Through Summer League, LaVine Demonstrates His Potential

Zach LaVine is trying to show more than his potential at Summer League.

Shahbaz Khan
Social Media Associate

Email / Twitter

If there’s one word you’ve heard used to describe Zach LaVine since he was drafted by the Timberwolves, chances are, it was “potential”. Whether it was during his tenure at Bothell High School—where he was honored as Washington’s “Mr. Basketball”—or after he was briefly ranked fifth on Chad Ford’s Mock Draft, it’s a word that’s followed him time and time again.

Given that LaVine has some impressive offensive skills, had a great start to his collegiate career and is only 19 years old, it’s fair to say that “potential” is an accurate word to describe LaVine’s future. But, now that LaVine has completed his first three professional NBA games in the Summer League, fans may be wondering how much of that potential he’s shown against NBA caliber competition.

The answer: a lot.

Looking solely at box scores, people may be perplexed as to where this potential is being shown. But LaVine demonstrated the definition of potential during his first games—showing the capacity to develop into something in the future.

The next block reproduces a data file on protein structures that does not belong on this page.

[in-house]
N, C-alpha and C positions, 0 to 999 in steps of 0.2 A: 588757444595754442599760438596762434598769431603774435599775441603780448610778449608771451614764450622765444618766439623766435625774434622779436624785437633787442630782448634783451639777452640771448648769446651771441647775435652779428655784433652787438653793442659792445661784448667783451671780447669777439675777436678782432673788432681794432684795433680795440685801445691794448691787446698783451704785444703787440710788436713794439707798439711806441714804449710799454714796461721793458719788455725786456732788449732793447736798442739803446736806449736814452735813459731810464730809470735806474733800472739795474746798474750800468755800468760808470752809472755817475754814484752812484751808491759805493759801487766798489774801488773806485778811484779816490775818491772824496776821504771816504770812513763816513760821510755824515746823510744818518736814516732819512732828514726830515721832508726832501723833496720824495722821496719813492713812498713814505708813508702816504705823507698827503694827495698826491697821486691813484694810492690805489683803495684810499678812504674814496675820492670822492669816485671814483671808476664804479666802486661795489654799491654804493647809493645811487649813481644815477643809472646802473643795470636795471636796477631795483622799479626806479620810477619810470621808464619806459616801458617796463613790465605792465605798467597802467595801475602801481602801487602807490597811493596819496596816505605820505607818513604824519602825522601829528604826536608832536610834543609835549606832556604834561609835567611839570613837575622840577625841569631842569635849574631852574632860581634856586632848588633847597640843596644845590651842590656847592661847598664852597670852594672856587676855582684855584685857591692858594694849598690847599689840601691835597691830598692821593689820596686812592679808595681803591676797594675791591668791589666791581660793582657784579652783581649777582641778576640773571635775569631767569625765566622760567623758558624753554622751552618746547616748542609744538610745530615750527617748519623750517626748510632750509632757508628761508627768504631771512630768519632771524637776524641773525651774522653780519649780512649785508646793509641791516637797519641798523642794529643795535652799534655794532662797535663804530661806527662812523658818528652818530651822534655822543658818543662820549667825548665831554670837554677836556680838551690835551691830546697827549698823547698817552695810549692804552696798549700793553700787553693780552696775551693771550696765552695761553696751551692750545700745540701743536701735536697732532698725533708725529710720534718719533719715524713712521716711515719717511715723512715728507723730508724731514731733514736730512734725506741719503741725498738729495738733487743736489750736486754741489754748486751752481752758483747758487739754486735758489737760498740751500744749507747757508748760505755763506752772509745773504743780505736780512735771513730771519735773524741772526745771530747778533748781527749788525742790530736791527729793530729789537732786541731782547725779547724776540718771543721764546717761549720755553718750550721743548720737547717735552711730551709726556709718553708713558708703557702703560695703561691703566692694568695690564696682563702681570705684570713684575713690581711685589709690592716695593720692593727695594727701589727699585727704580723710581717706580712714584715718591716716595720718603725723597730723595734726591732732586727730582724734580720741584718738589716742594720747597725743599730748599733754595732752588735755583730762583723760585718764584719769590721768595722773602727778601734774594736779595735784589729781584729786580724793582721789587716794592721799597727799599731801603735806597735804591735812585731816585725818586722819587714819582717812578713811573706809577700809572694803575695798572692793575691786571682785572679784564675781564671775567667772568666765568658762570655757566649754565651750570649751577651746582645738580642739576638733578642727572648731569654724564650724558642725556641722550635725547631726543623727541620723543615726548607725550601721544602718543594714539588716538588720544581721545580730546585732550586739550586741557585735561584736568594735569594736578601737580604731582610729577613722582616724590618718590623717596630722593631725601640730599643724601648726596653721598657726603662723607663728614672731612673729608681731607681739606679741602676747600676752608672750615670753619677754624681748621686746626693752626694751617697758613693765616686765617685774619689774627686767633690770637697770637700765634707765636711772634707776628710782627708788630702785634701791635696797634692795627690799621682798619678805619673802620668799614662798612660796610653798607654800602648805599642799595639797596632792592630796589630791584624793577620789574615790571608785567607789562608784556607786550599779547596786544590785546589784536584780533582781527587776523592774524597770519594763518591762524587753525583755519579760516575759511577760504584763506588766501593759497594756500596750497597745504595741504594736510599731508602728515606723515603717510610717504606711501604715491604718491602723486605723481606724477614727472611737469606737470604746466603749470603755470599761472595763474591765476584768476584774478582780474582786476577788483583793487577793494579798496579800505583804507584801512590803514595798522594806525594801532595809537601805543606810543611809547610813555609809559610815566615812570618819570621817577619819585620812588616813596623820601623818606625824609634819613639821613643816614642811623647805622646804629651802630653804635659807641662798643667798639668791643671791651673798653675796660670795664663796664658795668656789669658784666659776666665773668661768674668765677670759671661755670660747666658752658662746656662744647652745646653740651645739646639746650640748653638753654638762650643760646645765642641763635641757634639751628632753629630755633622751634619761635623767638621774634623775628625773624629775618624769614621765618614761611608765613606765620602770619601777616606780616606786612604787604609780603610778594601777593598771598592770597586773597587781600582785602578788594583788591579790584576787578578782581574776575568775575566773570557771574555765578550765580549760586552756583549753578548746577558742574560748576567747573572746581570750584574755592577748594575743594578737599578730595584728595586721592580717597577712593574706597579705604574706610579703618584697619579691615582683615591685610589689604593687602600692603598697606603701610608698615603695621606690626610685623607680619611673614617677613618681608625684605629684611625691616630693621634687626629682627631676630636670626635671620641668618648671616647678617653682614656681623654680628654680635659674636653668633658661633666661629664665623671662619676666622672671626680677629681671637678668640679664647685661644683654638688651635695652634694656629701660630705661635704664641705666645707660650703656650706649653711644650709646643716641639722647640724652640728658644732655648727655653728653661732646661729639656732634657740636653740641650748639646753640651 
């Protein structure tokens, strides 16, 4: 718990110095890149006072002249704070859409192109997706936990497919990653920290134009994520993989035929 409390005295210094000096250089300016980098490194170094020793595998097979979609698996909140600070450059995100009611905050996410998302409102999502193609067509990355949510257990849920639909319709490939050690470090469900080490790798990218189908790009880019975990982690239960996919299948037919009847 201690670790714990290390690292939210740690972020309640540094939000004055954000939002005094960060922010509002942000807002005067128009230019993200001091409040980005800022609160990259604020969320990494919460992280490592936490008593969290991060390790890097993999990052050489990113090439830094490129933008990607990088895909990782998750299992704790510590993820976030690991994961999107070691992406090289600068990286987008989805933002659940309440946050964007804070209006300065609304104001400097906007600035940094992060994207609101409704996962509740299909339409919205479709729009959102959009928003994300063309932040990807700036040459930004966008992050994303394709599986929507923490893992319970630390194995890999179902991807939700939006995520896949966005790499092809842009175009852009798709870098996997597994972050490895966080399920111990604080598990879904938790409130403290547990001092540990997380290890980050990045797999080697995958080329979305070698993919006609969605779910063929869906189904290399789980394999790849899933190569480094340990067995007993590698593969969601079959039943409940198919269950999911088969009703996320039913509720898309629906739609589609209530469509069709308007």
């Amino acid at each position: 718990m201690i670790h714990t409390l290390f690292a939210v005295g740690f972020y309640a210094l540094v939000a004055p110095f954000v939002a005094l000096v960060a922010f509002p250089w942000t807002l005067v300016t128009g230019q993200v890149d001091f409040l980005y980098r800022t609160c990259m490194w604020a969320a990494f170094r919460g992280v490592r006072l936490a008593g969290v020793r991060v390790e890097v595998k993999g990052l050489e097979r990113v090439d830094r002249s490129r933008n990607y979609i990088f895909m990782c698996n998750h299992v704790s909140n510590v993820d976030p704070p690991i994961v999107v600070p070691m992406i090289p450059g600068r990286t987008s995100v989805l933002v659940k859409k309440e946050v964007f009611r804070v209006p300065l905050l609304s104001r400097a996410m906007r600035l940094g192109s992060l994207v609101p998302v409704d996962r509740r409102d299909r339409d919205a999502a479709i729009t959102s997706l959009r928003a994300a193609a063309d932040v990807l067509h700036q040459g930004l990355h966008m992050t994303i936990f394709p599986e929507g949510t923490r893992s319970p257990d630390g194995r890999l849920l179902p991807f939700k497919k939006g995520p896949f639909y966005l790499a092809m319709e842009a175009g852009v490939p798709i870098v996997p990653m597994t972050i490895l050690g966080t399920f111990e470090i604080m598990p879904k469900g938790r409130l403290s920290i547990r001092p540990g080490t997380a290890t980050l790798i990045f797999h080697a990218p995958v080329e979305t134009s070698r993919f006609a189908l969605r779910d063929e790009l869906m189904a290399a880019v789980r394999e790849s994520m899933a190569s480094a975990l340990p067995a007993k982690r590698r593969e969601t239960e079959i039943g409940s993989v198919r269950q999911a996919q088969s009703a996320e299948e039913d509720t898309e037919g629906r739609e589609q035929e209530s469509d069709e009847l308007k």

In his first Summer League contest, LaVine displayed his shooting abilities but sometimes looked lost on defense. Playing point guard, he turned the ball some, which can be attributed to the nerves that come with inexperience.

In his second contest, LaVine showed fans something they hadn’t seen before—an aggressive style of play that fought through contact driving into the lane. He also improved his defensive focus, correcting his mistakes from the first game and distributing the ball much more effectively. LaVine shot 10 free-throws in his second game while grabbing seven rebounds. It’s those kinds of realizations and improvements, along with the fact that LaVine is usually the quickest player on the court, that could turn LaVine’s potential into a real NBA threat.

Potential is used to describe NBA players every off-season, arguably far too often. With that said, it’s turning out to be valid in LaVine’s case. That’s why Summer League is more important than any stretch of games that LaVine has played in thus far. Proving that he’s able to capitalize on his strengths and improve his weaknesses will provide the coaching staff proof that he deserves meaningful minutes during the season.

LaVine has often said that one of his goals is to continually improve. With a bit more of a defensive focus and an off-season in the weight room, LaVine could turn out to be one of the most exciting guards that came out of the 2014 NBA Draft. Only time will tell, but early returns on LaVine’s progress with a professional training and coaching staff have proved to help his game already.